The Sellaronda course starts in the village of La Ila and finishes in the village of Corvara. The course goes clockwise around the Sella mountain group. Four passes must be surmounted to finish the course. After the start the course follows the main road through the Val Badia to the village of Corvara. The ascent to Campolongo Pass begins immediately behind the village. After crossing Campolongo Pass the course descends to the village of Arabba in the Fodom valley; from there it climbs to the Pordoi Pass and then descends into the Fassa valley. There the climb to the Sella Pass begins, from which the riders descend into Gardena valley. The last pass the Sellaronda course traverses is the Gardena Pass. From it the course begins its final descent towards the finish at Corvara.
- Total distance: 55 km (34 mi)
- Total altitude difference: 1,780 m (5,840 ft)
The Middle course follows immediately after the Sellaronda course. Riders wishing to tackle it, do not stop after the Sellaronda's finish line, but directly proceed to ascend Campolongo Pass a second time. In Arabba the middle course deviates from the earlier course and follows the road out of the Fodom valley to the village of Cernadoi. Here the course splits: rider choosing to do the entire Maratona proceed to the village of Colle Santa Lucia, while the remaining riders begin the ascend to the Falzarego Pass. At the top of the pass riders climb further 80m to reach the Valparola Pass. From there the road descends to the village of San Ćiascian and passing through La Ila reaches the finishing line in Corvara.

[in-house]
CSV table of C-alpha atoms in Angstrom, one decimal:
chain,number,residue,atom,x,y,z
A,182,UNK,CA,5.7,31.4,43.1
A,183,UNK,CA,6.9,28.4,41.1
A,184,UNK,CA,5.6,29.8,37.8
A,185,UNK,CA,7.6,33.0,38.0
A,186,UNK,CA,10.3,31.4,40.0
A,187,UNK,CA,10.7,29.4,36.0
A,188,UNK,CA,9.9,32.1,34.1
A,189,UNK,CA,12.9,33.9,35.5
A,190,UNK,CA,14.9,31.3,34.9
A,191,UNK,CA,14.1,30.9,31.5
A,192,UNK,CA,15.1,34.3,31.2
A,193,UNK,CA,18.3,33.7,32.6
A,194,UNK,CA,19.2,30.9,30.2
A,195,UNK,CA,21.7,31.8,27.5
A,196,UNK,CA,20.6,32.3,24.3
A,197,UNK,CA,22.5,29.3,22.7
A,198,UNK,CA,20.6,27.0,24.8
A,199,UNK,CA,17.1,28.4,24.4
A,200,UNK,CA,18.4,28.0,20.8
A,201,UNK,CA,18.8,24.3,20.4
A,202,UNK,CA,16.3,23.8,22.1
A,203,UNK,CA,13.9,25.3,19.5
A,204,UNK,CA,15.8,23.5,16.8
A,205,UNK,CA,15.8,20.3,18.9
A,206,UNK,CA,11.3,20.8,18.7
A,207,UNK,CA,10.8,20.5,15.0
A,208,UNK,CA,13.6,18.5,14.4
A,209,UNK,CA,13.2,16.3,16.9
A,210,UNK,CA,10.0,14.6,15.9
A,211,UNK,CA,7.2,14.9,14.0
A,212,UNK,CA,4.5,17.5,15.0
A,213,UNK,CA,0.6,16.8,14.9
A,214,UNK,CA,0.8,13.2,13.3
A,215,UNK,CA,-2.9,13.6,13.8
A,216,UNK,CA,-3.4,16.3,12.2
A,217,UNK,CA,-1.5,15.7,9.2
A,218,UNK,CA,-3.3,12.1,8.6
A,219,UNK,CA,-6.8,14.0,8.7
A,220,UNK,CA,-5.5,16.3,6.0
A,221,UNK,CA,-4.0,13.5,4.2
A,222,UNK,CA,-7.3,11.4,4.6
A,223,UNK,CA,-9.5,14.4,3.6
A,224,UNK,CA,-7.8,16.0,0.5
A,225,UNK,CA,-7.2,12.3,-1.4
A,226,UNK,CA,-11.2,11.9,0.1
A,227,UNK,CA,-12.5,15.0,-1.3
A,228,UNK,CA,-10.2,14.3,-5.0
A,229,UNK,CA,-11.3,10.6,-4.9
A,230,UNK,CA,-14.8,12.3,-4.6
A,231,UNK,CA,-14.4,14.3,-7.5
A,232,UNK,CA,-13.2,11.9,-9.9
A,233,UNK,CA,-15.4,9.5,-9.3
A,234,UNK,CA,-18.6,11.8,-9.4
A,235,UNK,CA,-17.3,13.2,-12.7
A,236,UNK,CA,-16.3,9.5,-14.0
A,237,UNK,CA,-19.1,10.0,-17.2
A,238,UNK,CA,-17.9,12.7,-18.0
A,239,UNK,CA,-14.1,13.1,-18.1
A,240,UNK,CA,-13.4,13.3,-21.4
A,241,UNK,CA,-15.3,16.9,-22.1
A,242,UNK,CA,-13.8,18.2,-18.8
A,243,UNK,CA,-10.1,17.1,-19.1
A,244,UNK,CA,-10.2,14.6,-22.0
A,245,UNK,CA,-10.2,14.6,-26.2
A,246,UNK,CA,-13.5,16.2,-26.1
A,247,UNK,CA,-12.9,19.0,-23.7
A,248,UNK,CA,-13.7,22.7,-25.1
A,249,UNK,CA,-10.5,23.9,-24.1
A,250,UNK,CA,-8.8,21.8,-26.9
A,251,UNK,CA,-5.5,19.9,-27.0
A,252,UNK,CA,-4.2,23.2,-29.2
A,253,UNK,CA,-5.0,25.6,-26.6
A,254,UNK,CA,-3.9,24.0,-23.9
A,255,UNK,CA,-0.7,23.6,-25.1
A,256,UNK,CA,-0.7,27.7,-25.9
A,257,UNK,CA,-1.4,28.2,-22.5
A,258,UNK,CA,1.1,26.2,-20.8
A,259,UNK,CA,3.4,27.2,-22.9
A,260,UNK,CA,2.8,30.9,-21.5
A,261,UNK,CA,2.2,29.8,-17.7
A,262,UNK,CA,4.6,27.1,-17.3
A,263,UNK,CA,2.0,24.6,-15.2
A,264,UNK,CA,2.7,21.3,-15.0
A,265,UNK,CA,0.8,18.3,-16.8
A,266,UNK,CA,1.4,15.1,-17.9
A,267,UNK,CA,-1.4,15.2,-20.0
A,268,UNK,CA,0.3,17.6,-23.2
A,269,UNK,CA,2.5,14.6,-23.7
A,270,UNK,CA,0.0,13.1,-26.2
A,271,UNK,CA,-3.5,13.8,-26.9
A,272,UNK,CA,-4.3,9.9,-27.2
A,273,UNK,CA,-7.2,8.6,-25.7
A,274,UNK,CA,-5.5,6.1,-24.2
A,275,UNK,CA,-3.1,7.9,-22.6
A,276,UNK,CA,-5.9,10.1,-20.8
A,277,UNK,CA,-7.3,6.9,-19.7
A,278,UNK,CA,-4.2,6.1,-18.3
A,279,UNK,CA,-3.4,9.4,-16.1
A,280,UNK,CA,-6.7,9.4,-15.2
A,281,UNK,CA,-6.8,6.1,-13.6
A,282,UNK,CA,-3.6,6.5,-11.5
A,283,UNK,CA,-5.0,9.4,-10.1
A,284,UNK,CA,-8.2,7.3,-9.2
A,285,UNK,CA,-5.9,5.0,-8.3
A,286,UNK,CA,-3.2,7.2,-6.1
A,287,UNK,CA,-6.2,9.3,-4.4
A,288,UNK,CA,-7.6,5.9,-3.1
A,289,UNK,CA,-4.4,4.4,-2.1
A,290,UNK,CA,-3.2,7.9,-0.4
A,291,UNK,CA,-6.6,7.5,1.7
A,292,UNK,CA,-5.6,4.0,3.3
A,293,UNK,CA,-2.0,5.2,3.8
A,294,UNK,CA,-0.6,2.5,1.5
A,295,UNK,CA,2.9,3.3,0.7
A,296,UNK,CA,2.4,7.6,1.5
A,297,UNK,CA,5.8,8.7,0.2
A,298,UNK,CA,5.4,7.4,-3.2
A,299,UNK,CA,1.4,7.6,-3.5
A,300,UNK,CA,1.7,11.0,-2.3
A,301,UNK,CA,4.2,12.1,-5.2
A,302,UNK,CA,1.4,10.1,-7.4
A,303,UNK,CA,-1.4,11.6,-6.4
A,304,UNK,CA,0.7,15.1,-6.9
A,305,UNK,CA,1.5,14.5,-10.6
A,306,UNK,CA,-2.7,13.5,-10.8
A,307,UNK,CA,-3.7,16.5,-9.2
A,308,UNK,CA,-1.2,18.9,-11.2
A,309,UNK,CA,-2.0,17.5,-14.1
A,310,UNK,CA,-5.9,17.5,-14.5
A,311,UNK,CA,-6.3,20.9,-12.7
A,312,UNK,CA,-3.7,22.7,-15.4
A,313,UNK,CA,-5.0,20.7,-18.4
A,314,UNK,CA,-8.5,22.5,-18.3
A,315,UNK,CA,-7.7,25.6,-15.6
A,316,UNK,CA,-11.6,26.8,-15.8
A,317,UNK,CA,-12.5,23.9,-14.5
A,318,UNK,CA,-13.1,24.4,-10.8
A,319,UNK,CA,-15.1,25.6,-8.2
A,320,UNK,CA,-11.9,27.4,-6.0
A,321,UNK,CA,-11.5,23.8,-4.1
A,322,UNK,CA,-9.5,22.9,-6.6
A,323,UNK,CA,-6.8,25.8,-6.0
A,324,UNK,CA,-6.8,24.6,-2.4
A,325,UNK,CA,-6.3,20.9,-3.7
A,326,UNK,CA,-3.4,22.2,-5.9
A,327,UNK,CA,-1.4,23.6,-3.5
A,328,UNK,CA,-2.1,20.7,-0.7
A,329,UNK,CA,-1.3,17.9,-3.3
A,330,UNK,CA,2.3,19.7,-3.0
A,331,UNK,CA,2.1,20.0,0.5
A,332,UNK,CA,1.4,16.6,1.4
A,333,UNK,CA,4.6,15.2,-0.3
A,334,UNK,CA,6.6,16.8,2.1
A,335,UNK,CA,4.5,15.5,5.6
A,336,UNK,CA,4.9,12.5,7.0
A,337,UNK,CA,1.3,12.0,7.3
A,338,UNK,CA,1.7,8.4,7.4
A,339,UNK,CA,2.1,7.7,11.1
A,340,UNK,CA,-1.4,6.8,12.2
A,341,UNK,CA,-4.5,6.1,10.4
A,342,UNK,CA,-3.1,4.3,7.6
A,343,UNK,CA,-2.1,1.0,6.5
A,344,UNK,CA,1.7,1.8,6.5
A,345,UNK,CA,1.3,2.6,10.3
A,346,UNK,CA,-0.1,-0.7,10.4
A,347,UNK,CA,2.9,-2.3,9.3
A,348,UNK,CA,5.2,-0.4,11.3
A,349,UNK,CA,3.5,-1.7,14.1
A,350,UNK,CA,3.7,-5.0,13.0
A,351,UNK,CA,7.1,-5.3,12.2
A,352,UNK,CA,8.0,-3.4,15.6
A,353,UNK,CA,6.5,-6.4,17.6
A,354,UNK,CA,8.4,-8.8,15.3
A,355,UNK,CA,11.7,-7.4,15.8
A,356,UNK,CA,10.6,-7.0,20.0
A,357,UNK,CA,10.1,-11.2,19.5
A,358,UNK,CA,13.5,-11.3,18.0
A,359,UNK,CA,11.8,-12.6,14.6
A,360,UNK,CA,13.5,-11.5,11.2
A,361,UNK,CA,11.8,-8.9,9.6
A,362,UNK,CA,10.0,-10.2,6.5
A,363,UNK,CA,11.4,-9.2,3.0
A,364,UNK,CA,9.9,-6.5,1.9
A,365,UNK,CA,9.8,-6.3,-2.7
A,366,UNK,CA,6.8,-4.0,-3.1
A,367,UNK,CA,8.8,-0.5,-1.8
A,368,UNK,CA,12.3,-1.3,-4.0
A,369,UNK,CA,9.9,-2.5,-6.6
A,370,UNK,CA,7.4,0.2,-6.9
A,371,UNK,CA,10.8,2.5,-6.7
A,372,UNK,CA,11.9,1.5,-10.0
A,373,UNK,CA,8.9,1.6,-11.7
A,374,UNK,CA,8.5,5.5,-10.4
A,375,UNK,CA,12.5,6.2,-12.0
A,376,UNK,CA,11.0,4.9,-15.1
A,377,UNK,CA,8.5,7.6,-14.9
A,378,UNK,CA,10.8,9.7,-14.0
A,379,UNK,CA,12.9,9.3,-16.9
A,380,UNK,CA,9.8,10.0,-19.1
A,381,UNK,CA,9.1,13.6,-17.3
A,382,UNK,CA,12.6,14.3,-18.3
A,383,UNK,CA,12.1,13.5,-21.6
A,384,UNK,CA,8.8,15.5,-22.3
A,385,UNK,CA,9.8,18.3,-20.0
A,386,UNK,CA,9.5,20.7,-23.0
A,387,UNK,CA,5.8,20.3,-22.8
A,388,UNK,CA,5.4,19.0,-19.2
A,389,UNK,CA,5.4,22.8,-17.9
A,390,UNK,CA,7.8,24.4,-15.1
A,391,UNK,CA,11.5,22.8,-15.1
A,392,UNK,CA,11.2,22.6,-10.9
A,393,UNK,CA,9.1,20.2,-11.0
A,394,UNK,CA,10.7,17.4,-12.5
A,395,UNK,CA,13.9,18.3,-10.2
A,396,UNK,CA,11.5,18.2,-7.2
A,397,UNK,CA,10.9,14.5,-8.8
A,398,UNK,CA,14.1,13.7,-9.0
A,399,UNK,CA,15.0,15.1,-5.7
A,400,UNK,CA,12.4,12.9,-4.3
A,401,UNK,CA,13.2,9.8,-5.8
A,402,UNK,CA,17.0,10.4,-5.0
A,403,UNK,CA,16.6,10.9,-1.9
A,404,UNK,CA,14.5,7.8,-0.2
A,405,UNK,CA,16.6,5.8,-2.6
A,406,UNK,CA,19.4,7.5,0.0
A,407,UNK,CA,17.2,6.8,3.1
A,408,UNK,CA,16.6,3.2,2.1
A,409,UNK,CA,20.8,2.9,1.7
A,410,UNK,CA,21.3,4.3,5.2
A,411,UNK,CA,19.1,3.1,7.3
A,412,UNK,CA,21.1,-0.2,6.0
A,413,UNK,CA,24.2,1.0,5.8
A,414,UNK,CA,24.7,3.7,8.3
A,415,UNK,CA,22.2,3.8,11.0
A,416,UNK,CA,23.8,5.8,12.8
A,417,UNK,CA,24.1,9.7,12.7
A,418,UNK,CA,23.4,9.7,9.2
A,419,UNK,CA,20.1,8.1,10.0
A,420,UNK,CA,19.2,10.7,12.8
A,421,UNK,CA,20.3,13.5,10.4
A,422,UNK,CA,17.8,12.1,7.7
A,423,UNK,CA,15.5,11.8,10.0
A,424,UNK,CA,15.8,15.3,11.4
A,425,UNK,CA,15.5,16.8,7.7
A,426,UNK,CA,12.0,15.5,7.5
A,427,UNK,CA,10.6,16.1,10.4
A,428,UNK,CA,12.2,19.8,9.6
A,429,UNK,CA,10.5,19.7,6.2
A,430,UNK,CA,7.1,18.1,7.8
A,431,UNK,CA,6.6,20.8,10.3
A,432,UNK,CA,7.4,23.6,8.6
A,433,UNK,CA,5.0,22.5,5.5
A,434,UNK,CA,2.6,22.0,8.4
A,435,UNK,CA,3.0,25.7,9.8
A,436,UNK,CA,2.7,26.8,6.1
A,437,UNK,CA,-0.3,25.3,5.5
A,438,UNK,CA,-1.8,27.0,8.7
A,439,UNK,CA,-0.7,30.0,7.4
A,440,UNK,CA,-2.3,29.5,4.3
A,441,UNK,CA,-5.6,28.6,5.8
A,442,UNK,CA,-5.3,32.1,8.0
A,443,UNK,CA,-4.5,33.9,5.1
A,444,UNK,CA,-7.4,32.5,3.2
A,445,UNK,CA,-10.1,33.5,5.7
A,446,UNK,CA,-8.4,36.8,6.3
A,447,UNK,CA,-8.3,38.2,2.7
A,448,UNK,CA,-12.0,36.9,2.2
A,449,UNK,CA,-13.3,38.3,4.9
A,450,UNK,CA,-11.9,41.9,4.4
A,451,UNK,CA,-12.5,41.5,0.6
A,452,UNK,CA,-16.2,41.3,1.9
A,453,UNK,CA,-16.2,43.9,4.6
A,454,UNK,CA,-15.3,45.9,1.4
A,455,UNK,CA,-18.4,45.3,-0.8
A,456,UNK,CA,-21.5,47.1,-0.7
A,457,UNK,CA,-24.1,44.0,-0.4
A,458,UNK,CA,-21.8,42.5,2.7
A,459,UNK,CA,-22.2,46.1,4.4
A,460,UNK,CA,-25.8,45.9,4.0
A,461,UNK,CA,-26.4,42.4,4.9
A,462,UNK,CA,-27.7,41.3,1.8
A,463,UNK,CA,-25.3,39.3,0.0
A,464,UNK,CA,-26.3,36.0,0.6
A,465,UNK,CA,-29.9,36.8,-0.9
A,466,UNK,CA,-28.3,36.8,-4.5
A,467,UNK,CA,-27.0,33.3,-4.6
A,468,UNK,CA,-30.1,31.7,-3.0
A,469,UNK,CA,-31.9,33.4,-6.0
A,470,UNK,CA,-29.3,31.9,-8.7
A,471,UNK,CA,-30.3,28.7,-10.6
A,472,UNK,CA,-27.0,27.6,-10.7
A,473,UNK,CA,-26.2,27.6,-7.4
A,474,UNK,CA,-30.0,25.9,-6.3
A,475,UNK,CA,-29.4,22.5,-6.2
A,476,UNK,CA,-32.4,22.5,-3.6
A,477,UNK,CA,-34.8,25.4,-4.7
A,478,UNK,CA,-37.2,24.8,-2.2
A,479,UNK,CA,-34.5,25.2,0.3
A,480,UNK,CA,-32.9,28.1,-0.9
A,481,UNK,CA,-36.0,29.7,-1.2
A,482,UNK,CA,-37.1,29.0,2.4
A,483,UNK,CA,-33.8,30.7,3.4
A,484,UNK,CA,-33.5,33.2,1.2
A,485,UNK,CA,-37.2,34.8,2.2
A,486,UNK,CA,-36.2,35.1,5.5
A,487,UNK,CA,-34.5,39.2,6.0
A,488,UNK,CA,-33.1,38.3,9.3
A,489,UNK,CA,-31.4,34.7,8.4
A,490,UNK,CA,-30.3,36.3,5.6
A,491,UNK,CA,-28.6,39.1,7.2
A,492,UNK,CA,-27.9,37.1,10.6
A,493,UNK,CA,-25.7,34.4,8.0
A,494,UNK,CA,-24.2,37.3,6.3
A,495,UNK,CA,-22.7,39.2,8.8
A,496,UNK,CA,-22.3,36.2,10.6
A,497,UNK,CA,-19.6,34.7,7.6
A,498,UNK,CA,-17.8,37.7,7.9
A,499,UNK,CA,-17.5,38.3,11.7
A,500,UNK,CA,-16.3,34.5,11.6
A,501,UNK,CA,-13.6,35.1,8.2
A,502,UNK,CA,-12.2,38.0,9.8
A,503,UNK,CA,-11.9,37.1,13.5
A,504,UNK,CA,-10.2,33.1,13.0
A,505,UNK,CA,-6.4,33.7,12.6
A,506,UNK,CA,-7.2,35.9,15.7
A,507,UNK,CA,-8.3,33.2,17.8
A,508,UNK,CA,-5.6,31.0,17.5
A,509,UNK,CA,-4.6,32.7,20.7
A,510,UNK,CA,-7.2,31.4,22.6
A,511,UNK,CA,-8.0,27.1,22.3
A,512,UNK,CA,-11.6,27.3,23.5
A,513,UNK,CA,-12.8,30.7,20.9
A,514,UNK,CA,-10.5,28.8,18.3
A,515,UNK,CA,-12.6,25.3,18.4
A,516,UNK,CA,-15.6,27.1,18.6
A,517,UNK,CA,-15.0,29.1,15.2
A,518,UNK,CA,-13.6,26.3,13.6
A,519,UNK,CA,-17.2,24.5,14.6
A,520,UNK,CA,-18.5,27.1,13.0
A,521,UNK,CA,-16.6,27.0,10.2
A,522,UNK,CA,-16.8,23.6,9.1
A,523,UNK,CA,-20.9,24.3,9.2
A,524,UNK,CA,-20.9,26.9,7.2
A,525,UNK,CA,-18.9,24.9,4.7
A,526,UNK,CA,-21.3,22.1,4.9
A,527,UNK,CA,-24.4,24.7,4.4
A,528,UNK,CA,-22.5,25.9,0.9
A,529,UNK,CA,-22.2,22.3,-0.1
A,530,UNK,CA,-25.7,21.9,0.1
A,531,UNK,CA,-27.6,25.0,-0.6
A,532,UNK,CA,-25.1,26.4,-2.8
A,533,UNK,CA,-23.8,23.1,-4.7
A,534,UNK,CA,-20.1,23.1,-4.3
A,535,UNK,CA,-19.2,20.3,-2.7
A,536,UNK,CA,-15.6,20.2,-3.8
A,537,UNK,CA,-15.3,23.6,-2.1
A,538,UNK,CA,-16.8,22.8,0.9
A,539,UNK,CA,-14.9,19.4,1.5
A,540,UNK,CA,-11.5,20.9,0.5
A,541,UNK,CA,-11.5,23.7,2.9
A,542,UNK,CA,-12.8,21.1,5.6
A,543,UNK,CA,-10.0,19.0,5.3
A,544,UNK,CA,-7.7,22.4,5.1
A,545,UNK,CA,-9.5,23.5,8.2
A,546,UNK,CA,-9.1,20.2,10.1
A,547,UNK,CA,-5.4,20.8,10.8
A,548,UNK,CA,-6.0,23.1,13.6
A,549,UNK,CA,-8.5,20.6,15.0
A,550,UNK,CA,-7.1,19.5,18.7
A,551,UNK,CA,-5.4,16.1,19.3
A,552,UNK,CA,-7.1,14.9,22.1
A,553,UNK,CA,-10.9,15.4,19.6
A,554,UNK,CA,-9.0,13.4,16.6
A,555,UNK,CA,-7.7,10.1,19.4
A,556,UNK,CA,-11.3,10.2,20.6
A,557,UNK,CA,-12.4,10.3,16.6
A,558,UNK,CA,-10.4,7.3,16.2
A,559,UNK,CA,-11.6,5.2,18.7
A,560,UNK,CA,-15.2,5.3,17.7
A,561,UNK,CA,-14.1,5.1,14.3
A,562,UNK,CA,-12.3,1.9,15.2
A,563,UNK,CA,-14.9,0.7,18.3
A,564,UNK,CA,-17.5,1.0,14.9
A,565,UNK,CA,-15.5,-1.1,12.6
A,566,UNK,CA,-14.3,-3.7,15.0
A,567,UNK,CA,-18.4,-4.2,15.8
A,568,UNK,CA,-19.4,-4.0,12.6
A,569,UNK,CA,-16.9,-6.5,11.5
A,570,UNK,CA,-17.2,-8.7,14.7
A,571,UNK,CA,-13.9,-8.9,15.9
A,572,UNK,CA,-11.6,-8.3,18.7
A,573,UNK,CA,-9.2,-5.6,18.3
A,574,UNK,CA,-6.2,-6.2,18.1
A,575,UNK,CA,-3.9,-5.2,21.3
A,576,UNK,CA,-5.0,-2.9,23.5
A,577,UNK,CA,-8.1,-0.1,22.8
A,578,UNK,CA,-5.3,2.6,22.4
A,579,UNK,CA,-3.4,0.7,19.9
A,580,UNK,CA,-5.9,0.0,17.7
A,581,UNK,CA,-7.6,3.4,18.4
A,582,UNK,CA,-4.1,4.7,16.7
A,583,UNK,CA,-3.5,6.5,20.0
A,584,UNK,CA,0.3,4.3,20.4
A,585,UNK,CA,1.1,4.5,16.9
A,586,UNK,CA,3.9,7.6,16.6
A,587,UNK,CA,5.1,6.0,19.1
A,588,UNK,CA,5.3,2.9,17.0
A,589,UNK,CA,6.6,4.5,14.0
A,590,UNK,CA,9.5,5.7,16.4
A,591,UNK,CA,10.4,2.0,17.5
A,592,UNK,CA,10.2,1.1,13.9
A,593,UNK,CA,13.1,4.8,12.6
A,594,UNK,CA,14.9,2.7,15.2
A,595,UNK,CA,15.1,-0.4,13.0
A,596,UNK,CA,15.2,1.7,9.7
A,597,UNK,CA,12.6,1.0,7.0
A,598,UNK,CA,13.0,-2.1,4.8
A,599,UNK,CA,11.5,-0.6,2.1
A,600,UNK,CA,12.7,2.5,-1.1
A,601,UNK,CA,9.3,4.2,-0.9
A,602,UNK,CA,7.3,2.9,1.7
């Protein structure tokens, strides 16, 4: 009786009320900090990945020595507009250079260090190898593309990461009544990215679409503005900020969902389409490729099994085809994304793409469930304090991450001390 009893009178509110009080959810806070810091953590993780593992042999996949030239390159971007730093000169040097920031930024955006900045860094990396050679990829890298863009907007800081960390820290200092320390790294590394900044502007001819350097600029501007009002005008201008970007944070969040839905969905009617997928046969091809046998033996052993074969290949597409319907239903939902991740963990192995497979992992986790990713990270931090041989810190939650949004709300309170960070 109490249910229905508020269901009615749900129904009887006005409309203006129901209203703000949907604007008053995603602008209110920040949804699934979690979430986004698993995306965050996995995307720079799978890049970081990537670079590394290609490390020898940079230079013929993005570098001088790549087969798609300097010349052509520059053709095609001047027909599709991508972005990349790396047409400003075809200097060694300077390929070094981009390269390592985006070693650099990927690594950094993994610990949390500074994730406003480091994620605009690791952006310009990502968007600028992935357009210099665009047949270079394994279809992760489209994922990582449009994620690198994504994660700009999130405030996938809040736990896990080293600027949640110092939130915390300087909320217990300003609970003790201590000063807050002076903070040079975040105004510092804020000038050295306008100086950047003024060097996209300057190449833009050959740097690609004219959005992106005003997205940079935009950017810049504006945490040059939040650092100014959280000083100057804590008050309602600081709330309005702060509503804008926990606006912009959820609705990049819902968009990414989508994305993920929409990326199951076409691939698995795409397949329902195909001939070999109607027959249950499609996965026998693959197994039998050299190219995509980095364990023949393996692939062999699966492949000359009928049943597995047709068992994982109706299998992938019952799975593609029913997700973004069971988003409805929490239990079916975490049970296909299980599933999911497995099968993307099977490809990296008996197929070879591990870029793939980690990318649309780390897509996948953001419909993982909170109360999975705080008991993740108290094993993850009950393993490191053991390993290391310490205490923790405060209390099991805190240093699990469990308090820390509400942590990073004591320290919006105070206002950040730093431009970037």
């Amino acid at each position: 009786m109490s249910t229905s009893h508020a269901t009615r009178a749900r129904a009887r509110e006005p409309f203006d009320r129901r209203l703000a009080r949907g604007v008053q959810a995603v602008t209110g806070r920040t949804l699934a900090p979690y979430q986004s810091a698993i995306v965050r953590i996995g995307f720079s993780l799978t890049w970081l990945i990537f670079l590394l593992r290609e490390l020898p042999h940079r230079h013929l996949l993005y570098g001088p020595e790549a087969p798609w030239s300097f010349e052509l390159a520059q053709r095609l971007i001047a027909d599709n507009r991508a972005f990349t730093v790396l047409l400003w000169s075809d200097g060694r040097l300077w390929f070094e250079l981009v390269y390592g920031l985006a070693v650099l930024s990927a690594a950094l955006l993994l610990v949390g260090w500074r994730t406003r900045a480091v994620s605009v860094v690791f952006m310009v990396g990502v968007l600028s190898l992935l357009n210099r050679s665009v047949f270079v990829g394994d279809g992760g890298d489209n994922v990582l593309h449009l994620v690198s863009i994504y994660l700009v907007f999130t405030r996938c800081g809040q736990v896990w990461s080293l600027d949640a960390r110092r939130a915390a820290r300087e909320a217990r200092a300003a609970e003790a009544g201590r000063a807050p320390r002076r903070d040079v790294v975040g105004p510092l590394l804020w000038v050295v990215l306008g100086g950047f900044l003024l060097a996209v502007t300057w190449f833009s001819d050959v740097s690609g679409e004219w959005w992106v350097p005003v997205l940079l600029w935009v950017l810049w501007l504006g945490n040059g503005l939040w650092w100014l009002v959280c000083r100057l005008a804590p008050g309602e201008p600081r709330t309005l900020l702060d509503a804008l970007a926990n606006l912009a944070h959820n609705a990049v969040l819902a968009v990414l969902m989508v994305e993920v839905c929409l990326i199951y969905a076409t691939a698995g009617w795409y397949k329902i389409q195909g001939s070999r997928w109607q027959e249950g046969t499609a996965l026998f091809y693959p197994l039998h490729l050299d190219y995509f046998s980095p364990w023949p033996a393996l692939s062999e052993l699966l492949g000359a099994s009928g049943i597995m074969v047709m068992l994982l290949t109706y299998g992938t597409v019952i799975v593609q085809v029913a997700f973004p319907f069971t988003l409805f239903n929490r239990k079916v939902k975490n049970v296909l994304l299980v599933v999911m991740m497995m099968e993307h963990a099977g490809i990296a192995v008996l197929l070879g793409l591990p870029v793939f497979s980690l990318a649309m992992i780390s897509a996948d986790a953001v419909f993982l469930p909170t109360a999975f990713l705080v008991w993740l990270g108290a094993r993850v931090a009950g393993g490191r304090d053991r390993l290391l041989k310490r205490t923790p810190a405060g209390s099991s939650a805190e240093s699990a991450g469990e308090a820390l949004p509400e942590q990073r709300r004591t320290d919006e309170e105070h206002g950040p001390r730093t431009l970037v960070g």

- Total distance: 106 km (66 mi)
- Total altitude difference: 3,090 m (10,140 ft)
Riders who have chosen to do the Maratona course split off from the Middle course in the village of Cernadoi. The Maratona dles Dolomites proceeds from there to the village and uncategorised climb of the Colle Santa Lucia, after which the steepest of all climbs begins: the climb to Giau Pass. From Giau Pass the road goes down to Pocol, from where the course rises to the Falzarego Pass. There it reunites with the Middle course and having crossed Valparola Pass follows the same road through San Ćiascian and La Ila to the finish line in Corvara.
- Total distance: 138 km (86 mi)
- Total altitude difference: 4,190 m (13,750 ft)
- http://www.cyclingweekly.co.uk/rides/CycloSportive_Maratona_dles_Dolomites_2008_article_262725.html Cycling Weekly; July 3, 2008
- National Geographic, Italy's Cycle of Life.
- http://www.maratona.it/info/stat/history/ Maratona History
- http://www.maratona.it/info/enrolment/maratona/2011/en/ Conditions of entry
- http://www.nationalgeographic.com/adventure/travel/italy.html Italy's Cycle of Life
- http://services.datasport.com/2011/velo/maradolo/ 2011 Results
- http://services.datasport.com/2010/velo/maradolo/ 2010 Results
- http://services.datasport.com/2009/velo/maradolo/ 2009 Results
- http://services.datasport.com/2008/velo/maradolo/ 2008 Results
- http://services.datasport.com/2007/velo/maradolo/default.htm 2007 Results
- http://services.datasport.com/2006/velo/maradolo/ 2006 Results
- http://services.datasport.com/2005/velo/maradolo/ 2005 Results
- http://services.datasport.com/2004/velo/maradolo/ 2004 Results